Investing.com - U.S. futures pointed to a lower open on Tuesday when Wall Street reopens its doors after the Martin Luther King Jr. Day holiday, amid a stream of concerns over global growth.
The blue-chip Dow futures fell 187 points, or 0.76%, to 24,00.5 points by 6:52 AM ET (11:52 GMT), the S&P 500 futures lost 21 points, or 0.80%, to 2,650.12 points, while the tech-heavy Nasdaq 100 futures traded down 66 points, or 0.97%, to 6,727.12 points.
U.S. investors will return to the trading floor amid a string of warnings over the global economy that hit equities worldwide, as the World Economic Forum (WEF) in Davos, Switzerland, officially kicked off on Tuesday.
The International Monetary Fund released its updated World Economic Outlook on Monday on the eve of the event and cut its forecasts for global growth.
“After two years of solid expansion, the world economy is growing more slowly than expected and risks are rising,” IMF Managing Director Christine Lagarde told reporters.
The IMF explained that a bigger-than-expected slowdown in China and the euro zone had forced it to cut its outlook for this year and 2020 and warned that a failure to resolve trade tensions could further destabilize a slowing global economy.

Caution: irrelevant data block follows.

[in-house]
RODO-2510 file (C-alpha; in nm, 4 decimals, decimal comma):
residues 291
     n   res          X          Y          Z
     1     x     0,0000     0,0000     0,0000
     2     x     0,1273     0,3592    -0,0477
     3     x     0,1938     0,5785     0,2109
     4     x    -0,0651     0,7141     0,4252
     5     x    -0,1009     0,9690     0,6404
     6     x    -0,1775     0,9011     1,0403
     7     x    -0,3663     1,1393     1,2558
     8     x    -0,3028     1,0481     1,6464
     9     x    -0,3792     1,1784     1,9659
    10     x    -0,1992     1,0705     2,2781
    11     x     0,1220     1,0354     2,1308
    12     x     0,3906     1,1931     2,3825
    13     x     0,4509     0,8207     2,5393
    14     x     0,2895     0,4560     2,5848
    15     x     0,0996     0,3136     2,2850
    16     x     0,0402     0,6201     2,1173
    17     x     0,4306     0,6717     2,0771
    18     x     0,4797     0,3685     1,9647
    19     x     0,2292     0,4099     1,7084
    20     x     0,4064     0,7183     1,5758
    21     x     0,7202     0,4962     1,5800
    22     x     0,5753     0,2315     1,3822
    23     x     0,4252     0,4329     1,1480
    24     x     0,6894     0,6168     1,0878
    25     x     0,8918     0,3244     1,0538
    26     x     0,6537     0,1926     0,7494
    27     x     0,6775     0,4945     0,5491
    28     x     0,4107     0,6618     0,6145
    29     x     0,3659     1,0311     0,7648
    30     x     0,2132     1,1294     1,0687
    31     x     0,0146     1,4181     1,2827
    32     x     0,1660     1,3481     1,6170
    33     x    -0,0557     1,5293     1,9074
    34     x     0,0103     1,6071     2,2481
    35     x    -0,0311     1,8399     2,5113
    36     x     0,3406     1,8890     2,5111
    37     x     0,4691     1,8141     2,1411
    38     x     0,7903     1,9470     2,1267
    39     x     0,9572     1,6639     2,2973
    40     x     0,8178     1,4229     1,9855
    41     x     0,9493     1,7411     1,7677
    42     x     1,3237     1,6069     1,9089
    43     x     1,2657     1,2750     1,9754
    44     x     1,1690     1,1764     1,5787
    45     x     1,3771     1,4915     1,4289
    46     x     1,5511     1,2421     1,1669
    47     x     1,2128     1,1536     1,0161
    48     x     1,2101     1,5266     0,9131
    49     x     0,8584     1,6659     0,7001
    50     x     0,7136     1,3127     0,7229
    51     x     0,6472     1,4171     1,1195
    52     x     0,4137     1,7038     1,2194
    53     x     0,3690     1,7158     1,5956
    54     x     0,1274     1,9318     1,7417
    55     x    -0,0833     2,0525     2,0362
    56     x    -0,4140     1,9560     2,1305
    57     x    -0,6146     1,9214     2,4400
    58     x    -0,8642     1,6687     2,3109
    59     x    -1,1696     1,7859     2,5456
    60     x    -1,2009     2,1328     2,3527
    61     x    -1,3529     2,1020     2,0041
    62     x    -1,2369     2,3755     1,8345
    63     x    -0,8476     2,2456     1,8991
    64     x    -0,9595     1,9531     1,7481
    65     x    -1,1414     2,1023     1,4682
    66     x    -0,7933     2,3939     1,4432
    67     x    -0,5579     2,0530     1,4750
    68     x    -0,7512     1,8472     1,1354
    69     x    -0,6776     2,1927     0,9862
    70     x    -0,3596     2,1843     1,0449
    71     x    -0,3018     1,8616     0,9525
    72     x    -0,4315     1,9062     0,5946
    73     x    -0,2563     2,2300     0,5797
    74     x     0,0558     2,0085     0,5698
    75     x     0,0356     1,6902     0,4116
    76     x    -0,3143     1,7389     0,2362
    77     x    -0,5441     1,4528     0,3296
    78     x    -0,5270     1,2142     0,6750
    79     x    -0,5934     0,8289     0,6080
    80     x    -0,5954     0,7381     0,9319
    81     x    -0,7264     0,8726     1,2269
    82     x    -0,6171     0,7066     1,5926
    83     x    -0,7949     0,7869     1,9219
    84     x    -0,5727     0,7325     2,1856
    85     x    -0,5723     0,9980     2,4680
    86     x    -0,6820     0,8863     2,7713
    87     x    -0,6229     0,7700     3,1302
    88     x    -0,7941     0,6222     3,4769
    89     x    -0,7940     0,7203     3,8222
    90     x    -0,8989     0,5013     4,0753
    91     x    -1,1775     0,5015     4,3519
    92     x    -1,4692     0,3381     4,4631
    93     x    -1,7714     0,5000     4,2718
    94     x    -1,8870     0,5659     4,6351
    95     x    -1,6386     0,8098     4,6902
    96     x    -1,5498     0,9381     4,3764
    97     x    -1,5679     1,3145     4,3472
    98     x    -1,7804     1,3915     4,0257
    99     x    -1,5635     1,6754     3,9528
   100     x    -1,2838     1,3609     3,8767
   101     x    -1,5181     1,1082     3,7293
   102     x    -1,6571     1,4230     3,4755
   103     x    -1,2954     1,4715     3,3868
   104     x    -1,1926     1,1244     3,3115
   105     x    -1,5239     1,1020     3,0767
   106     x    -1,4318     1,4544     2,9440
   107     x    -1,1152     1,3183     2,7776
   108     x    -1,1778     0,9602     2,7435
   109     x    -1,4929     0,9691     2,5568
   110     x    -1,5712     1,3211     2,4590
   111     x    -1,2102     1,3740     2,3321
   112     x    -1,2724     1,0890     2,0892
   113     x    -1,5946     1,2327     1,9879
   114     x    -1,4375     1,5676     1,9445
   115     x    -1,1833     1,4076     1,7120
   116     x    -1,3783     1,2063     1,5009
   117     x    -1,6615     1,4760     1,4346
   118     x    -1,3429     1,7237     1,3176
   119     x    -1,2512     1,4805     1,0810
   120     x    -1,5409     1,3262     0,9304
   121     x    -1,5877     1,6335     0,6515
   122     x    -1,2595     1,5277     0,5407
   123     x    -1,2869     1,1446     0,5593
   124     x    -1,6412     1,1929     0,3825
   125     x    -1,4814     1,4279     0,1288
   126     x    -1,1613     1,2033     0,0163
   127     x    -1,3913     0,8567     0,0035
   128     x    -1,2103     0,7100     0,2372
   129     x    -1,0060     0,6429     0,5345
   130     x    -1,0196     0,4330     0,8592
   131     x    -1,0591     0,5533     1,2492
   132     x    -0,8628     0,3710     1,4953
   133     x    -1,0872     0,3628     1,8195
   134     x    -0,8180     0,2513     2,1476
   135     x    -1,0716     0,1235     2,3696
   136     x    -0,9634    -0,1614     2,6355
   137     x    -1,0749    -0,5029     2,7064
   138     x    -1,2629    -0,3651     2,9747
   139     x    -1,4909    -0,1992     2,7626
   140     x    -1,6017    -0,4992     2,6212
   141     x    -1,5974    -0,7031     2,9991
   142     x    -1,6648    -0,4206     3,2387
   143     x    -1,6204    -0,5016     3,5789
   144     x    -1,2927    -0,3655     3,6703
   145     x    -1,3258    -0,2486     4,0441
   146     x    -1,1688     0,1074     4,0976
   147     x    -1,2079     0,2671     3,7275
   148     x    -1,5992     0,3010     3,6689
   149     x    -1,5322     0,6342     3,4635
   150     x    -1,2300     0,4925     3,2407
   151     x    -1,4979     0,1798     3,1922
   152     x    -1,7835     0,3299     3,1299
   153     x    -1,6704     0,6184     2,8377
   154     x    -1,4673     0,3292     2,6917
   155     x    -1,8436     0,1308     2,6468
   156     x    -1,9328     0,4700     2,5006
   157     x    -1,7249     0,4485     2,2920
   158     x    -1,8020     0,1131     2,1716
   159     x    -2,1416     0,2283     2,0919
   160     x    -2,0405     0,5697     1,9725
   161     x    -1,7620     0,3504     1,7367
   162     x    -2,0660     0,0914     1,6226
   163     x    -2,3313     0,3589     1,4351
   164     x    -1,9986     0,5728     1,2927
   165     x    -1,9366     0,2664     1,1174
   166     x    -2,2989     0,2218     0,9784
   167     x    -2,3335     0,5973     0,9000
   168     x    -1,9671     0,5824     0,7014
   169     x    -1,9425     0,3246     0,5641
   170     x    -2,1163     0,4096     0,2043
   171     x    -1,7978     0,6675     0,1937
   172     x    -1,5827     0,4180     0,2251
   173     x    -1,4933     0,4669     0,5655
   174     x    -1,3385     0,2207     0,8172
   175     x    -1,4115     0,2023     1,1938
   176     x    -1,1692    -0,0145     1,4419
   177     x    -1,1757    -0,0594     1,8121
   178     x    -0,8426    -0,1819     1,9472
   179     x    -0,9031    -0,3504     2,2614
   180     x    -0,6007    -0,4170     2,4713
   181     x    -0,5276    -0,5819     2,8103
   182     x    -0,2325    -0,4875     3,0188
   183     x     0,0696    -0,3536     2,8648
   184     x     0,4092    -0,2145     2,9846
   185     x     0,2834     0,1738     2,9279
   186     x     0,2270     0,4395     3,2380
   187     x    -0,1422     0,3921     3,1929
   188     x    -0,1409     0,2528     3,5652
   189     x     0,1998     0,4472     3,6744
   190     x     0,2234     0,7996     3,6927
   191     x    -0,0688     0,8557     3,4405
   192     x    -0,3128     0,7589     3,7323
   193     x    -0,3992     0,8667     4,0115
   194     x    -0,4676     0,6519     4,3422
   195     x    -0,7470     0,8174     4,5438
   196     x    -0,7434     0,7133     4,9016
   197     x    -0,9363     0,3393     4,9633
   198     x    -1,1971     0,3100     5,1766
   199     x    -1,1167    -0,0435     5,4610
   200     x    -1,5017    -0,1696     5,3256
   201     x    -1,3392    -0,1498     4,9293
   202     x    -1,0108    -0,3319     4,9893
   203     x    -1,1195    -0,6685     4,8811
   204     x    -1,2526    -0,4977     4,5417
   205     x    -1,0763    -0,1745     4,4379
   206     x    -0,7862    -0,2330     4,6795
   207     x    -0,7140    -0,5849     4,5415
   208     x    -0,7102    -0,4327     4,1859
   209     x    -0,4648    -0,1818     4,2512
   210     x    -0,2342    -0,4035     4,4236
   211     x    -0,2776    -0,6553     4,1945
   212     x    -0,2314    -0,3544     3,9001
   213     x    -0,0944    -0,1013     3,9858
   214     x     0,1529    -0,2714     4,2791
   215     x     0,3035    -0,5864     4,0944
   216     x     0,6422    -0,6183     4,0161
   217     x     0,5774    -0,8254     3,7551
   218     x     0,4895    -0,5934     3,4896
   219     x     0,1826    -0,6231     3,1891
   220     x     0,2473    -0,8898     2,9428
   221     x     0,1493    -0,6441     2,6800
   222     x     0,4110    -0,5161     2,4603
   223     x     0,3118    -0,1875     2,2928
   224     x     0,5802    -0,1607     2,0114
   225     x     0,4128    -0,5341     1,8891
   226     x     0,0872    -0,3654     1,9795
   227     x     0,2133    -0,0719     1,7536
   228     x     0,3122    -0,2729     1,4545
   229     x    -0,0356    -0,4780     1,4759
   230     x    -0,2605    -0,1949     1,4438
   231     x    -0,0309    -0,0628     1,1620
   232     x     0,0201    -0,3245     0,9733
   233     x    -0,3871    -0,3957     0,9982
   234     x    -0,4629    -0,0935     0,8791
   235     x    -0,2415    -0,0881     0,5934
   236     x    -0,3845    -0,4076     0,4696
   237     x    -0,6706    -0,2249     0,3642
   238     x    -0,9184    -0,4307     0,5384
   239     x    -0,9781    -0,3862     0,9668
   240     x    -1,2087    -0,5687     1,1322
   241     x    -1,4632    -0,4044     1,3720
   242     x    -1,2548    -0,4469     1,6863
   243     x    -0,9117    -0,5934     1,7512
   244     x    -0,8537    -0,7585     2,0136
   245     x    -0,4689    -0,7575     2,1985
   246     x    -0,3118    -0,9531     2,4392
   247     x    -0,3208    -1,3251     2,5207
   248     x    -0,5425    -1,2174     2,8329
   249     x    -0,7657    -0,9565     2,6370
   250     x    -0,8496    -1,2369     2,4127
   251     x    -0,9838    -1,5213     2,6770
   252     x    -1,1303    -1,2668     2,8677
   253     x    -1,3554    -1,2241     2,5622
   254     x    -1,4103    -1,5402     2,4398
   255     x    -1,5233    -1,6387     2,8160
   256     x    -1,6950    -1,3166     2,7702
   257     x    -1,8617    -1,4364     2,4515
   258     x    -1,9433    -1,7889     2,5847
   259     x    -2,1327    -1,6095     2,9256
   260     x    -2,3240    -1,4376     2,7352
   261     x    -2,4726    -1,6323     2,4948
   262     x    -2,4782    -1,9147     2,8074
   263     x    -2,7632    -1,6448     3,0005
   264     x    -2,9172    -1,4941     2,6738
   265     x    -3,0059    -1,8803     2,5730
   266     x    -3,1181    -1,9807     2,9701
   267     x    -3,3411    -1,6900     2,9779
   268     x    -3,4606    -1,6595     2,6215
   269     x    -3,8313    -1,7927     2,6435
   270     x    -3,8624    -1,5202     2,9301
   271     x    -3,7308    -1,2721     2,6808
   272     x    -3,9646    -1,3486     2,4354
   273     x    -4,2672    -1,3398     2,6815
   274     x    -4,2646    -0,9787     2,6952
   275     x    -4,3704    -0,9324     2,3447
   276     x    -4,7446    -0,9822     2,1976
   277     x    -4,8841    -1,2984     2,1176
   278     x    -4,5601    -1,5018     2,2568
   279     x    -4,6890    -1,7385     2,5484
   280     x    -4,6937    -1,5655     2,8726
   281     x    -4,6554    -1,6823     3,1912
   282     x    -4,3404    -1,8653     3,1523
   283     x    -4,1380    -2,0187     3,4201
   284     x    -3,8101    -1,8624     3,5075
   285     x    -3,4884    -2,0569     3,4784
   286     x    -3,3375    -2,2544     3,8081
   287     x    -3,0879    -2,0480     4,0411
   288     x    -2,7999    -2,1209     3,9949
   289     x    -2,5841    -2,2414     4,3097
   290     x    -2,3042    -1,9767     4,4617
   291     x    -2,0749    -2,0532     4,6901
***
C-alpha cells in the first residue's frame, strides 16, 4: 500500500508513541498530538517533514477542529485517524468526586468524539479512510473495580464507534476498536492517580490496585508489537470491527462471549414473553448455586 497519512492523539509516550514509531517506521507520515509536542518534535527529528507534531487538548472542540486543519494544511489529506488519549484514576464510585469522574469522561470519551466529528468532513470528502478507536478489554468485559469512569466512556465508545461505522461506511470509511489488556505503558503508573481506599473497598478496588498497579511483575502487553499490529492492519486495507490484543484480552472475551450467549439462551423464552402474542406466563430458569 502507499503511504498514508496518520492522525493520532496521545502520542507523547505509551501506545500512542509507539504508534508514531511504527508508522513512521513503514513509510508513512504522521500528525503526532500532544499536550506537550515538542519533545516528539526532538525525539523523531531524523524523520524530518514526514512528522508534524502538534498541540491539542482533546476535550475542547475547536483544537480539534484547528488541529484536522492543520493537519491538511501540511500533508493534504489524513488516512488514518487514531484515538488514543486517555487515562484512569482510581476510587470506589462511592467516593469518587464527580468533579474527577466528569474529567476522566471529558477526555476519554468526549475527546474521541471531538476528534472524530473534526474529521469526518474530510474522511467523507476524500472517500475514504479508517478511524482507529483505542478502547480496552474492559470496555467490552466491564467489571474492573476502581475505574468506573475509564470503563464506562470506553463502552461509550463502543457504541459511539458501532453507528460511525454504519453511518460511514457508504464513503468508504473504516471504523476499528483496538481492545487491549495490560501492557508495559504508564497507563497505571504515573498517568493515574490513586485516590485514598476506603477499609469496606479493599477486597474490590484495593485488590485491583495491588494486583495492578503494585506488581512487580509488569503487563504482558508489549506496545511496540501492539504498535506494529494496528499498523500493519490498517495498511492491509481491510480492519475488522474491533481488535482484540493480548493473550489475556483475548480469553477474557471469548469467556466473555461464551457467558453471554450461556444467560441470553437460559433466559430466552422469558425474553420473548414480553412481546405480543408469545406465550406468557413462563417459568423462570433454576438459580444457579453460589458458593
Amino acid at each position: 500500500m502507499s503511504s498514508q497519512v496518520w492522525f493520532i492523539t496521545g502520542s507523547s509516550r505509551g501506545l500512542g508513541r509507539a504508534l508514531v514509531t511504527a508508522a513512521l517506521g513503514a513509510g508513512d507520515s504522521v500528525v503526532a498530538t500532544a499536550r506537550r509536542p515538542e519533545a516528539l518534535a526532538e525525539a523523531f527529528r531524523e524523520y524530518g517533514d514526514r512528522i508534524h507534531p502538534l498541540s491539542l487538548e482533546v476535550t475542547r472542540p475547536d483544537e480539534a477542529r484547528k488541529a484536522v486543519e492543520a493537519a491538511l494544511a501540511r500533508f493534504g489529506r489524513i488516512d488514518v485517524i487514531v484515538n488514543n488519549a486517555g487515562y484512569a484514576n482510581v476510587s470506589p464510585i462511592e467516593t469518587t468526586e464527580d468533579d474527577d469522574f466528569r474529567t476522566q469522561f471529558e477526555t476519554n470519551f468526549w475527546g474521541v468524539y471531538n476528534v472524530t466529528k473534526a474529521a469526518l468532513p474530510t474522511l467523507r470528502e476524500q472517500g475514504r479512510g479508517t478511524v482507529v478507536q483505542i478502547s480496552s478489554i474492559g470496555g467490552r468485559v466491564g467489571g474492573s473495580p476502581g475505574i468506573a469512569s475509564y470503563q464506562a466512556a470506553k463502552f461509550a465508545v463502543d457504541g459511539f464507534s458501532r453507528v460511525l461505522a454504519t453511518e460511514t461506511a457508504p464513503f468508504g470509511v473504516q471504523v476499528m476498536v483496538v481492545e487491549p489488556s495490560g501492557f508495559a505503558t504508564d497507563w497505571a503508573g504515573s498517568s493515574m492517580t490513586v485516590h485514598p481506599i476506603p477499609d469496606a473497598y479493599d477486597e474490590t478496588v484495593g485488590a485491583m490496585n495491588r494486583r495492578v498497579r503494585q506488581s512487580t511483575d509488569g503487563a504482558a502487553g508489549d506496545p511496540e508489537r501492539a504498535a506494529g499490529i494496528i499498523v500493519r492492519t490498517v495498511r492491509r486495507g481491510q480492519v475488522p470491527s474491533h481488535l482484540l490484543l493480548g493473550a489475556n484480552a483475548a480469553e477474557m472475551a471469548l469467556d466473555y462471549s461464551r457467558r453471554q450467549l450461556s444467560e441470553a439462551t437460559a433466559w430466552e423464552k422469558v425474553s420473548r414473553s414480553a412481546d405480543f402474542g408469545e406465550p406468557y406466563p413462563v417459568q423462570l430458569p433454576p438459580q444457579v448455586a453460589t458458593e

The IMF’s downgrade on Monday came just hours after China reported its slowest quarterly economic growth since the financial crisis and its weakest annual expansion since 1990.
“Concerns over slowing global growth are starting to filter through to financial markets,” said Nick Twidale, Sydney-based analyst at Rakuten Securities Australia.
On the U.S. economic front, the partial government shutdown will postpone the publication of durable goods orders, but investors will watch the release of existing home sales due at 10:00 AM ET (15:00 GMT).
Traders also return to their desks in a busy week for corporate earnings with no less than 60 S&P 500 companies scheduled to report this week.
Johnson & Johnson reported quarterly results ahead of the open that beat consensus on the top and bottom line. Shares (NYSE:JNJ) rose 1.2% in premarket trade despite the company giving a 2019 revenue outlook slightly below consensus.
Halliburton (NYSE:HAL), Travelers (NYSE:TRV), Stanley Black & Decker (NYSE:SWK), and Steel Dynamics (NASDAQ:STLD) are also set to report ahead of the opening bell, while IBM (NYSE:IBM), TD Ameritrade (NASDAQ:AMTD) and Capital One (NYSE:COF) are among companies that will report after the market close.
The U.S. dollar index, which measures the greenback against six rival currencies, inched up 0.04% to 96.03 by 6:55 AM ET (11:55 GMT), while the yield on the 10-year Treasury fell 3.2 basis points to 2.75%.
In commodities, gold futures were flat at $1,282.65 a troy ounce, while crude oil slumped 1.92% to $53.00 a barrel.
-- Reuters contributed to this report.